It may have taken 31 years to get a measurement, but hopefully it won’t be long before there are enough detections to provide greater precision – and hopefully accuracy! – than the current methods can manage!

Above all, congratulations to Bernard for inventing a method which has now been shown to work very well!

Back to Blighty

Posted in Biographical, The Universe and Stuff with tags , , on October 18, 2017 by telescoper

Just a brief post today to say that I got back safe and sound last night. I was up at 4am Tuesday Pune time (which was 11.30pm Monday UK time) and finally got to bed at about 11.30pm UK time last night, so apart from about 45 minutes doze on the flight I had been awake for 24 hours. Not surprisingly, I slept in this morning!

After another white-knuckle taxi ride (with the added complication of thick fog) I got Mumbai airport in good time. The flight itself was almost empty. Not only did I get a row of seats to myself in economy class, but the two rows in front in and the two rows behind were also unoccupied. I’m not entirely sure why the flight was so underbooked – as the outbound flight was absolutely crammed – but it may be that the festival of Diwali takes place this week (on Thursday or even today in some regions). Relatively few people are probably leaving India at this time compared with the many coming home to celebrate with friends and family. It’s a nice coincidence that Monday’s announcement of simultaneous detection of gravitational waves and electromagnetic radiation came so close to the Festival of Light, traditionally celebrated with fireworks and gifts of gold!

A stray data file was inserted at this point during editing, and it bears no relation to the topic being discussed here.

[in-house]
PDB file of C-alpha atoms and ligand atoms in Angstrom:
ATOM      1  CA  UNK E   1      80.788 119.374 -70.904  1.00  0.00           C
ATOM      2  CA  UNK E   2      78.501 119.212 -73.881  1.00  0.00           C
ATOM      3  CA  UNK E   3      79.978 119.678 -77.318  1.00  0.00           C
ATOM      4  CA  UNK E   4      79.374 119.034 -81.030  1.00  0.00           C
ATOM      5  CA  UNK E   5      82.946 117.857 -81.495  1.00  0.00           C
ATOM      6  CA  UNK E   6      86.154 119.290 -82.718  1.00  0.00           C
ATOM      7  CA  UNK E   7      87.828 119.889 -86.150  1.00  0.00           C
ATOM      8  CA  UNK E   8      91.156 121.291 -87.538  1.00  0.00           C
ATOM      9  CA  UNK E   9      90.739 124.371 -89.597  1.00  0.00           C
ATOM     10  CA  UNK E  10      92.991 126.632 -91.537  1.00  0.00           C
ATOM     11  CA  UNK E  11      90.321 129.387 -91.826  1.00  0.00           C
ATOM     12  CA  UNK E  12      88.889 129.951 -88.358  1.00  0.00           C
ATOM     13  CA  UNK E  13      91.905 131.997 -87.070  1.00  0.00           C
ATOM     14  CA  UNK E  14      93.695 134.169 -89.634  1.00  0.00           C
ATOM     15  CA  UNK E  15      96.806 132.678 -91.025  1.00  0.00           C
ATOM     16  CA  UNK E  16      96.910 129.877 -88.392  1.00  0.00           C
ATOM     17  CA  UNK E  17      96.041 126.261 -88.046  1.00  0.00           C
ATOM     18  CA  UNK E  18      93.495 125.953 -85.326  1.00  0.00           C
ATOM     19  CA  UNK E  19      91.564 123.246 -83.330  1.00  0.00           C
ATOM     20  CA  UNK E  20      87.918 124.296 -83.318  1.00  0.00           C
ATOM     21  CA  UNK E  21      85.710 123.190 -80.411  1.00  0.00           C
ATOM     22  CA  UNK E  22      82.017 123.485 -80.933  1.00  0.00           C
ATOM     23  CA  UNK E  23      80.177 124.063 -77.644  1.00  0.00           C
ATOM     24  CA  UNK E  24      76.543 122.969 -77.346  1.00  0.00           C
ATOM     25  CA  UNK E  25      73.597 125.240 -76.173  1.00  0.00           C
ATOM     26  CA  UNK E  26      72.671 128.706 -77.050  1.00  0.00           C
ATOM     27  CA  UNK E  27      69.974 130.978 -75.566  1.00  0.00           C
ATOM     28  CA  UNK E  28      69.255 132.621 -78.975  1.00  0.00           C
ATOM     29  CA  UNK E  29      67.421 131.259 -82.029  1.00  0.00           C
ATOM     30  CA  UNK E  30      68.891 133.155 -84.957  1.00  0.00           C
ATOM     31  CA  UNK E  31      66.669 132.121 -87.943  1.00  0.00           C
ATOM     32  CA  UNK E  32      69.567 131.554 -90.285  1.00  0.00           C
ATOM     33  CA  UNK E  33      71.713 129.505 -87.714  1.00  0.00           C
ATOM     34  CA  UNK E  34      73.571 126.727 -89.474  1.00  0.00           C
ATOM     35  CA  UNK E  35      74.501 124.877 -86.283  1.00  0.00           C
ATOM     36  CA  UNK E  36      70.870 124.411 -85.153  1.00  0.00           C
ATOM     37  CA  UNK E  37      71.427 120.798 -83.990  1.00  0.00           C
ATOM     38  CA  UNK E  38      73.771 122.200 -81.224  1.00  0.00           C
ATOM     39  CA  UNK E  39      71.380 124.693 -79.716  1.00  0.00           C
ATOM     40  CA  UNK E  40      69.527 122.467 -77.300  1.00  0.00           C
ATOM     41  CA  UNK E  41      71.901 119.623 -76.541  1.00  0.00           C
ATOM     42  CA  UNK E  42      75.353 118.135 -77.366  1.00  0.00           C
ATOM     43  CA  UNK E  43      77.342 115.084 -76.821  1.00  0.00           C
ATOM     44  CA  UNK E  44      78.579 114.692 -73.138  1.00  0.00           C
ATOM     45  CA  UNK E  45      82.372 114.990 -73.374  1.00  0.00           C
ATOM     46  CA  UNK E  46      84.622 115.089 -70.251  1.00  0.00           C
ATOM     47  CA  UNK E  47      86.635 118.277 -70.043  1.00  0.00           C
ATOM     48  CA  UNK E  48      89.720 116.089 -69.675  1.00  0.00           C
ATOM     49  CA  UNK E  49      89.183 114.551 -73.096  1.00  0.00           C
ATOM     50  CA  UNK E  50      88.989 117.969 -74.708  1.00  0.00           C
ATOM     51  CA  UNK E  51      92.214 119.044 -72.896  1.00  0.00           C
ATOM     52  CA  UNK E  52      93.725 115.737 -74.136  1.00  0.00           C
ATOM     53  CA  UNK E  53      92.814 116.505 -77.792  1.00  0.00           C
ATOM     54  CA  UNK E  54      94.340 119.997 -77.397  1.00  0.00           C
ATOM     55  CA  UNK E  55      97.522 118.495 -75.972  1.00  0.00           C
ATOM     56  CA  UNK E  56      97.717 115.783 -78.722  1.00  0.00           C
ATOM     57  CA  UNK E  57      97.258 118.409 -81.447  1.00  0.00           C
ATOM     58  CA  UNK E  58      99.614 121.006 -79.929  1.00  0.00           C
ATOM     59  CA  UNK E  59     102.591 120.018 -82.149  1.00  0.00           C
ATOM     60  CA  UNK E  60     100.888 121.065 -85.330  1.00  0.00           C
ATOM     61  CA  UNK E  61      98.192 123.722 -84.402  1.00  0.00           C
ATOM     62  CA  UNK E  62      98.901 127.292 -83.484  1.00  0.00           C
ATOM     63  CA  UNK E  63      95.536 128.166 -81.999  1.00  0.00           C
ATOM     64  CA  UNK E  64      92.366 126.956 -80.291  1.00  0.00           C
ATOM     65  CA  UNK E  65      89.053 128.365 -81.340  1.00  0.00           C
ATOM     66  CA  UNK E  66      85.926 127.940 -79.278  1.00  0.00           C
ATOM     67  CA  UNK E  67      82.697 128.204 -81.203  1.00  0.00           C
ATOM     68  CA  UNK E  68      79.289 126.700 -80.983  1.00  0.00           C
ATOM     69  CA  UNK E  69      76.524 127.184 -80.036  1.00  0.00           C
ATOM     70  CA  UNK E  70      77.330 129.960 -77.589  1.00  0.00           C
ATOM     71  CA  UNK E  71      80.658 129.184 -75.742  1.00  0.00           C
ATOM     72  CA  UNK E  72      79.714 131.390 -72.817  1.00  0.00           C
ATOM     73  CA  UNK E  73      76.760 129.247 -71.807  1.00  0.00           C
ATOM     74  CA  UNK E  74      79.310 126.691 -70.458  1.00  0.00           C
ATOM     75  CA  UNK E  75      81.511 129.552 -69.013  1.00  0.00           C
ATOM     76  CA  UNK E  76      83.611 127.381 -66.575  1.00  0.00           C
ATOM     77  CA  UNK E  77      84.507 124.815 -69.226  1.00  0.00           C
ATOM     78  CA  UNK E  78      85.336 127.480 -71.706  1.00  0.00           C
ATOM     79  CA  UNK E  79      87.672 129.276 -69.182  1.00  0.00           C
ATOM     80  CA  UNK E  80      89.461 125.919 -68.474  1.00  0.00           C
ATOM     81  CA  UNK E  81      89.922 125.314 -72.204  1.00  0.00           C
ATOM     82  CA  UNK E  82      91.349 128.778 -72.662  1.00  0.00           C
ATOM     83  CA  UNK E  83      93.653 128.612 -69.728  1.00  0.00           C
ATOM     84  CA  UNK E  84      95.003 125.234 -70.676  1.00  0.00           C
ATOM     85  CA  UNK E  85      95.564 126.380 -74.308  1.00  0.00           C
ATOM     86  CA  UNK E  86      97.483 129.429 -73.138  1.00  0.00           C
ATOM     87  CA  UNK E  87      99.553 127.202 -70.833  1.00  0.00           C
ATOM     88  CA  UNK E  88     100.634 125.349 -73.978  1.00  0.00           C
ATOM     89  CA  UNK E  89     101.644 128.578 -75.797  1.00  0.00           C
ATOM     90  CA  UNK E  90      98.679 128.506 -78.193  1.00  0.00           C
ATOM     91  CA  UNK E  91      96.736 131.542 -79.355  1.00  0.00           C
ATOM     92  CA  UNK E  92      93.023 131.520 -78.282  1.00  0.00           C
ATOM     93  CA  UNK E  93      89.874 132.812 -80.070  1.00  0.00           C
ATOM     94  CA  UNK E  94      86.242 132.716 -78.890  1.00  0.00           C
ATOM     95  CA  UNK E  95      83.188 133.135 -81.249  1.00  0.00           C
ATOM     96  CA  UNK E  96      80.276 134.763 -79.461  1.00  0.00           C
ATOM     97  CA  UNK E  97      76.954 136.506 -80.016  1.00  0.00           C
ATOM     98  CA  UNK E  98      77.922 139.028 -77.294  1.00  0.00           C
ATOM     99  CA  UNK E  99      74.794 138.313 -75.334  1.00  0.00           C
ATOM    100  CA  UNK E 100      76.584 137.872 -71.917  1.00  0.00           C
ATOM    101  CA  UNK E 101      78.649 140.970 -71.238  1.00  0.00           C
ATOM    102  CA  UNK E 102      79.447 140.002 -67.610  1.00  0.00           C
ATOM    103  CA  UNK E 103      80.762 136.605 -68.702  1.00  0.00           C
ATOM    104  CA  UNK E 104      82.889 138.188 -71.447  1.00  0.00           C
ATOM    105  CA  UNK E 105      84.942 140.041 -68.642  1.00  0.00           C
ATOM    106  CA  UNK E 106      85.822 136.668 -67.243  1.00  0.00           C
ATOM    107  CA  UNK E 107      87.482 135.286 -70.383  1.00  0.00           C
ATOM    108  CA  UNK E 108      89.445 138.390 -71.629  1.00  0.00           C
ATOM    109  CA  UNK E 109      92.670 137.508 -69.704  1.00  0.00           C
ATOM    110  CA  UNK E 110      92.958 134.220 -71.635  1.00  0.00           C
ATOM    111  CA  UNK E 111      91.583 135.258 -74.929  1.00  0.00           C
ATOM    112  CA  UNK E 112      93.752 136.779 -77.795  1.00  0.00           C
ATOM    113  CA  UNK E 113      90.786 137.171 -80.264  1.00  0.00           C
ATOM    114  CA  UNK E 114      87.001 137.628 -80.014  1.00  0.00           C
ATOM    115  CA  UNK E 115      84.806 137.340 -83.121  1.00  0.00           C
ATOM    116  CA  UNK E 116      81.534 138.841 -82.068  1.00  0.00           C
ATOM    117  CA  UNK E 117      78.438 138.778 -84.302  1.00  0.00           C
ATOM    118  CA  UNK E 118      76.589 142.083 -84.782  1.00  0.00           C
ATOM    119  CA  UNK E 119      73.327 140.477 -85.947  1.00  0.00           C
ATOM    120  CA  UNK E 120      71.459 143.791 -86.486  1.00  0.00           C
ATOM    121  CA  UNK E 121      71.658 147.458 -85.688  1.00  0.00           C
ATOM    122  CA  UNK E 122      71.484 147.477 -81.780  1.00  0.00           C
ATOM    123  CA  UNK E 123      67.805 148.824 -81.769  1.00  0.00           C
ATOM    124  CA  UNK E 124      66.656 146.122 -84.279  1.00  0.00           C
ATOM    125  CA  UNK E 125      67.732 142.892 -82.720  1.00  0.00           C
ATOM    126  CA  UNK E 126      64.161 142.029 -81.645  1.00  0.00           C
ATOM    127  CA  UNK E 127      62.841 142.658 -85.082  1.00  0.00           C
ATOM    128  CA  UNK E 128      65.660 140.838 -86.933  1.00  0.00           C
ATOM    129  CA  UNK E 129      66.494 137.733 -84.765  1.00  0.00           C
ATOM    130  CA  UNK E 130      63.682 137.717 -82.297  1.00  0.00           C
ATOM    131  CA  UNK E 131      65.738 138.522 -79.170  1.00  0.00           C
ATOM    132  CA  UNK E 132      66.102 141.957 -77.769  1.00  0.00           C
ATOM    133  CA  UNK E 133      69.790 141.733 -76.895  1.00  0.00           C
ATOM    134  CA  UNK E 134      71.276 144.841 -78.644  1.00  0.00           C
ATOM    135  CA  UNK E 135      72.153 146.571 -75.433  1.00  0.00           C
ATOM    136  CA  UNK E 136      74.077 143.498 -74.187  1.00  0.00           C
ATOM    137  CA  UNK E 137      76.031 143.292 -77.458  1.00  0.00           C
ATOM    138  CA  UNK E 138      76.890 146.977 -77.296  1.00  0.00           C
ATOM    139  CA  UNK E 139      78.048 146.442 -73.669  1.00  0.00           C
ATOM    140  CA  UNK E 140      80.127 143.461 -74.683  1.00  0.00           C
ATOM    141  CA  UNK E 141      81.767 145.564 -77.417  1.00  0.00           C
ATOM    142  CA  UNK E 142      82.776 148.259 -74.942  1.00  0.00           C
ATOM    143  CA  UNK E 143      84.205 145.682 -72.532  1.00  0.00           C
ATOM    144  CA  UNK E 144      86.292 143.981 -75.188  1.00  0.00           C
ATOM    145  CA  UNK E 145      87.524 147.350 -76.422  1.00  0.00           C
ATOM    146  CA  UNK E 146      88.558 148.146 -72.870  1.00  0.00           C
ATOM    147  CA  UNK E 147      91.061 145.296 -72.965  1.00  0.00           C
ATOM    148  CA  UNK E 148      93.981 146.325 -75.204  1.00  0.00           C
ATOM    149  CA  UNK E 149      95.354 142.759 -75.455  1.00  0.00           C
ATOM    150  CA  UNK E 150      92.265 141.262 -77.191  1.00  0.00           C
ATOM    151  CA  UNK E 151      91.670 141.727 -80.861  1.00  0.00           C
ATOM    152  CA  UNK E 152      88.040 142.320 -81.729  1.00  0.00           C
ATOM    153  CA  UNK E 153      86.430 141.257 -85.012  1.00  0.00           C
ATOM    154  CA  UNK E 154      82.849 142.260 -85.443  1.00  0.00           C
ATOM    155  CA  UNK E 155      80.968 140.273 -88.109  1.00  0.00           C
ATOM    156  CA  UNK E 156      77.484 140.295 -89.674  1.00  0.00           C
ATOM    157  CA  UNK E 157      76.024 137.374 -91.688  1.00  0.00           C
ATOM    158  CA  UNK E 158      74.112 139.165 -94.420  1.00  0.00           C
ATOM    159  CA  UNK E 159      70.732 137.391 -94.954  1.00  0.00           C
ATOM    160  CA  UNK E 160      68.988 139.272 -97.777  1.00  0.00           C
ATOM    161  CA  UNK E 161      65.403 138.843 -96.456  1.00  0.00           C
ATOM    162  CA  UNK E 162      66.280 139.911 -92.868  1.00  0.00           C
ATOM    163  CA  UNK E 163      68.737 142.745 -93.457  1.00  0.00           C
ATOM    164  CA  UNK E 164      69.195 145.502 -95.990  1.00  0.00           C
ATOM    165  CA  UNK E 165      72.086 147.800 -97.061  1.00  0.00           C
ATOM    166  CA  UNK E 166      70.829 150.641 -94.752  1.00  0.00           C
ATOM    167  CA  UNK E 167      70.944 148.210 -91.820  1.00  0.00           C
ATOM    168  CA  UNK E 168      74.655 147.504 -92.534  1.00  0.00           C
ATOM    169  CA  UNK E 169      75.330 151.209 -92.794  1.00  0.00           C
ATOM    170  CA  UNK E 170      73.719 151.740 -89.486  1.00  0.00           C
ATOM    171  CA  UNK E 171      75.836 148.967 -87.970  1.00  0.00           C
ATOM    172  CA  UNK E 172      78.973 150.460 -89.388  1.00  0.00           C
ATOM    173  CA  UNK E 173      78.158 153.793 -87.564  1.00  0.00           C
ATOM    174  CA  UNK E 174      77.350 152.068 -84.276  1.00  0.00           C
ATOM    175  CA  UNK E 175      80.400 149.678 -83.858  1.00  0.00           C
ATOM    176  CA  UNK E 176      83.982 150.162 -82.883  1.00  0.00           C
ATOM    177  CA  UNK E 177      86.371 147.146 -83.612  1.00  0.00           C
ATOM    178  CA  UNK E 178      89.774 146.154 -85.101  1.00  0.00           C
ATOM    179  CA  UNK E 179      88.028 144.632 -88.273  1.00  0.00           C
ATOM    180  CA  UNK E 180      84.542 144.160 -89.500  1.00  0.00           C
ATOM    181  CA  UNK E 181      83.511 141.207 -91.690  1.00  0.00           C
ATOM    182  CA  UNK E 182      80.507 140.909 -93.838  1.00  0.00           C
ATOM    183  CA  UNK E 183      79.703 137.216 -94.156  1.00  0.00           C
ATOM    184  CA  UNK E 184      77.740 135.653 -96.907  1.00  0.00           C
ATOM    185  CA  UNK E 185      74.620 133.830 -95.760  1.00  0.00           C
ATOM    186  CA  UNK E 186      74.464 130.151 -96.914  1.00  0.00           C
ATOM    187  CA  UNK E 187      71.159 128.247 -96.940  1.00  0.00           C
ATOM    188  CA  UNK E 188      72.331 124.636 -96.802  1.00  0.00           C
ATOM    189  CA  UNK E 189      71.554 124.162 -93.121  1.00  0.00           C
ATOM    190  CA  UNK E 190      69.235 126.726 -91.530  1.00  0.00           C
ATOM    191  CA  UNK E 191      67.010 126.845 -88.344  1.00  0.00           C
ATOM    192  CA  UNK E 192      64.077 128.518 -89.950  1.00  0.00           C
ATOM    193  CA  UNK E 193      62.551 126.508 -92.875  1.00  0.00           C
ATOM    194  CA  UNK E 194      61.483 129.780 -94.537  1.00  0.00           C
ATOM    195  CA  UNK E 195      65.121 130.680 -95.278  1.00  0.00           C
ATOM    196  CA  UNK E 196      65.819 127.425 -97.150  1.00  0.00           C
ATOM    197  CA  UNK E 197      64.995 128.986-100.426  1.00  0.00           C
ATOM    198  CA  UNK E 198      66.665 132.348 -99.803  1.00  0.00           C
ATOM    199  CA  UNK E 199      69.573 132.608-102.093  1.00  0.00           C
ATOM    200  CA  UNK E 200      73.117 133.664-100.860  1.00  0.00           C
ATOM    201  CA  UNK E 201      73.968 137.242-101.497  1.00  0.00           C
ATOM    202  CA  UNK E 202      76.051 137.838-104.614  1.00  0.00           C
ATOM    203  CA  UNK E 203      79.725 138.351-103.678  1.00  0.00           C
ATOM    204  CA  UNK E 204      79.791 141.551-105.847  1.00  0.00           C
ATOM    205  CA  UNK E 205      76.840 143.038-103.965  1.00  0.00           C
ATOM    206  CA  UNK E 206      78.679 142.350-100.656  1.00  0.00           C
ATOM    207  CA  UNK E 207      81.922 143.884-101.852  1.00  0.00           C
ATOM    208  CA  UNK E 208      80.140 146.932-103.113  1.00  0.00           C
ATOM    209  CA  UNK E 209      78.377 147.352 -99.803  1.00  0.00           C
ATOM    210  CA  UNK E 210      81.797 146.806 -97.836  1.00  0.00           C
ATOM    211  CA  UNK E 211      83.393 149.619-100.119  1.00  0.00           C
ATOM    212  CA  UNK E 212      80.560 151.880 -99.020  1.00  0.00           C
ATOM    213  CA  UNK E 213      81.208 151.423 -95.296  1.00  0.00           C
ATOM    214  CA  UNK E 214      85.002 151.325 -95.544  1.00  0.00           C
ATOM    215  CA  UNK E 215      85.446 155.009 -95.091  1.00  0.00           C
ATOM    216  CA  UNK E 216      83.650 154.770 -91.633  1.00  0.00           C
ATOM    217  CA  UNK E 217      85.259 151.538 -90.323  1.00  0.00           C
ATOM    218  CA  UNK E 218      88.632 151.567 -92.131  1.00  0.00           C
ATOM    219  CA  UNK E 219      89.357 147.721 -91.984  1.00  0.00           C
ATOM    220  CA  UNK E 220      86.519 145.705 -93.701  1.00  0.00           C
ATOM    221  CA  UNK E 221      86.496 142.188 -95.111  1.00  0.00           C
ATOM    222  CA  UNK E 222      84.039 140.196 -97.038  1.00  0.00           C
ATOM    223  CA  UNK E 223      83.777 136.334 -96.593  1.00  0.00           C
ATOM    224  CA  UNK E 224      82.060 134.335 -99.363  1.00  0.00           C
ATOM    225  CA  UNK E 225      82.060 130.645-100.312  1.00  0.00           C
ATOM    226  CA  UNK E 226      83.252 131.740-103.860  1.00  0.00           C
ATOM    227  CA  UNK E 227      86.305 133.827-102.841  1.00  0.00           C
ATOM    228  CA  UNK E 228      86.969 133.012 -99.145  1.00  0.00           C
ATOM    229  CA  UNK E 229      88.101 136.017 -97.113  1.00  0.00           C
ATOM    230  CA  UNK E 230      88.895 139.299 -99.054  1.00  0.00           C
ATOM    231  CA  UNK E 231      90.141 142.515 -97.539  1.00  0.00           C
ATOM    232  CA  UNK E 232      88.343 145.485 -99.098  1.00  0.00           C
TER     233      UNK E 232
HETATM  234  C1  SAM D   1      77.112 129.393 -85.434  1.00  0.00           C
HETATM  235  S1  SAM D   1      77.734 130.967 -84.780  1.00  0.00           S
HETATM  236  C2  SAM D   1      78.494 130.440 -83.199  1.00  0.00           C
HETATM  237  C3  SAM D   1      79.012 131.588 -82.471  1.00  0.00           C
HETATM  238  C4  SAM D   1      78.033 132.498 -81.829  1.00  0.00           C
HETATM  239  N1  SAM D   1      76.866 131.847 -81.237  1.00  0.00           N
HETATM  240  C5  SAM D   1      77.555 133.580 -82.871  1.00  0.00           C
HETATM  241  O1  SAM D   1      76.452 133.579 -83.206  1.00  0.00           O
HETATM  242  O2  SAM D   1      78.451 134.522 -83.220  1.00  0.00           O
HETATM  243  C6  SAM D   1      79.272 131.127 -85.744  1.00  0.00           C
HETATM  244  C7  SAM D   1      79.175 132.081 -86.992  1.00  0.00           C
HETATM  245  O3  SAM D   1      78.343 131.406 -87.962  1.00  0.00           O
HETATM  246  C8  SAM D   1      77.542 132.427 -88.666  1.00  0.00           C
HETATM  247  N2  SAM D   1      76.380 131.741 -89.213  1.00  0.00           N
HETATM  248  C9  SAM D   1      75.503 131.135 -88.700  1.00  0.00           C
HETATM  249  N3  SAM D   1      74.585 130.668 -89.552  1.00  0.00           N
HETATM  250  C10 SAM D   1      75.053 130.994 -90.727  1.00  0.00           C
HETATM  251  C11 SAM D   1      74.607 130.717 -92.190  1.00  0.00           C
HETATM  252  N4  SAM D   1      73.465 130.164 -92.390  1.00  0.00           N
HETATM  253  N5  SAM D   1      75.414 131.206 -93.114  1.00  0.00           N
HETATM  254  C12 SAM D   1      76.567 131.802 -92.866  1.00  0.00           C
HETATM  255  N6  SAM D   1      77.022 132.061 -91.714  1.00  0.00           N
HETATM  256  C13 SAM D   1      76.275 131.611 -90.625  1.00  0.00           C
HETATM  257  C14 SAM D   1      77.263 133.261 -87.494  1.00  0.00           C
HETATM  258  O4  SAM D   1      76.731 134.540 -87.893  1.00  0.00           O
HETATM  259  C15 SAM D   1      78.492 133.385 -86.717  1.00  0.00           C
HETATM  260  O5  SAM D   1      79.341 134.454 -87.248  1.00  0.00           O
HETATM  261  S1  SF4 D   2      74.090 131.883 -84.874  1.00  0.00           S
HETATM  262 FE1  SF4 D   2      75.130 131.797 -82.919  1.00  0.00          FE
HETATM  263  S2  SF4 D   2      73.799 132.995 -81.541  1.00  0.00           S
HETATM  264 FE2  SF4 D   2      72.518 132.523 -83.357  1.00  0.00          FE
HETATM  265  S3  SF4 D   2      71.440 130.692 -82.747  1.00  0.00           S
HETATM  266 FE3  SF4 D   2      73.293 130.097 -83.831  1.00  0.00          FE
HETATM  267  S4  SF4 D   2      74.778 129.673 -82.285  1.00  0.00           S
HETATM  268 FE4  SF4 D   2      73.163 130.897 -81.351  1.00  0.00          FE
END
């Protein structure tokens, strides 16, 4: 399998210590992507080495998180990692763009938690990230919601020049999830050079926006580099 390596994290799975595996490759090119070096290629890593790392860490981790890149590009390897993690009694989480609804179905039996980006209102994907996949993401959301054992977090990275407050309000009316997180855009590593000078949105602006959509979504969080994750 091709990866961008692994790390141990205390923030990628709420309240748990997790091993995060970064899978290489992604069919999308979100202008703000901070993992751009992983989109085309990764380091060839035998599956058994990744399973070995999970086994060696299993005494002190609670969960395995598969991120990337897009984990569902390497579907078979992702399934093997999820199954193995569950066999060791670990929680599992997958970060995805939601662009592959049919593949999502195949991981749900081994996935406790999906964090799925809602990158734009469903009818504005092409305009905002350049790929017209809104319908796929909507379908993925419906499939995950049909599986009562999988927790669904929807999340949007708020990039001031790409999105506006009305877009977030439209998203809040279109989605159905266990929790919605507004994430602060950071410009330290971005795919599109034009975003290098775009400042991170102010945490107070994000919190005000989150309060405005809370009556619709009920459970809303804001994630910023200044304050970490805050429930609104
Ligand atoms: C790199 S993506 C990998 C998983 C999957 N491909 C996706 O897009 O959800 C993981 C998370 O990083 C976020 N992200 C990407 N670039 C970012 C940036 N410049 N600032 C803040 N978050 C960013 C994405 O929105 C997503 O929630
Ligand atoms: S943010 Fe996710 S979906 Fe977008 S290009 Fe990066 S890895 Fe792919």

Despite liberal helpings of wine from the drinks trolley and the ability to lie down across three seats I still didn’t really sleep. I just don’t have the knack for sleeping on planes. Still, I did get to watch the film The Imitation Game which I hadn’t seen before and thought was very good.

We arrived back on schedule without the (usually) obligatory air traffic delays around Heathrow and, the arrivals hall being empty, I was out of the airport less than half an hour after landing. That’s a bit of record for me!

Anyway, I’ve various things to catch up on now that I’m back so I’ll try to get on with them. I’ll just end by thanking my hosts at IUCAA again for their hospitality and, while I’m at it, send a Happy Diwali message in Marathi to them and anyone else celebrating at this special time:

 

GW News Day

Posted in The Universe and Stuff with tags , , on October 16, 2017 by telescoper

Well, it has certainly been an eventful last day in India!

Over a hundred people gathered at IUCAA to see this evening’s press conference, which basically confirmed most of the rumours that had been circulating that a Gamma Ray Burst had been detected in both GW and EM radiation. I won’t write in detail about today’s announcement because (a) a really useful page of resources has been prepared by the group at IUCAA. Check out the fact sheet and (b) I haven’t really had time to digest all the science yet.

I will mention a couple of things, however. One is that the signal-to-noise ratio of this detection is a whopping 32.4, a value that astronomers can usually only dream of! The other is that neutron star coalescence offer the possibility to bypass the traditional `distance ladder’ approaches to get an independent measurement of the Hubble constant. The value obtained is in the range 62 to 107 km s-1 Mpc-1, which is admittedly fairly broad, but is based on only one observation of this type. It is extremely impressive to be straddling the target with the very first salvo.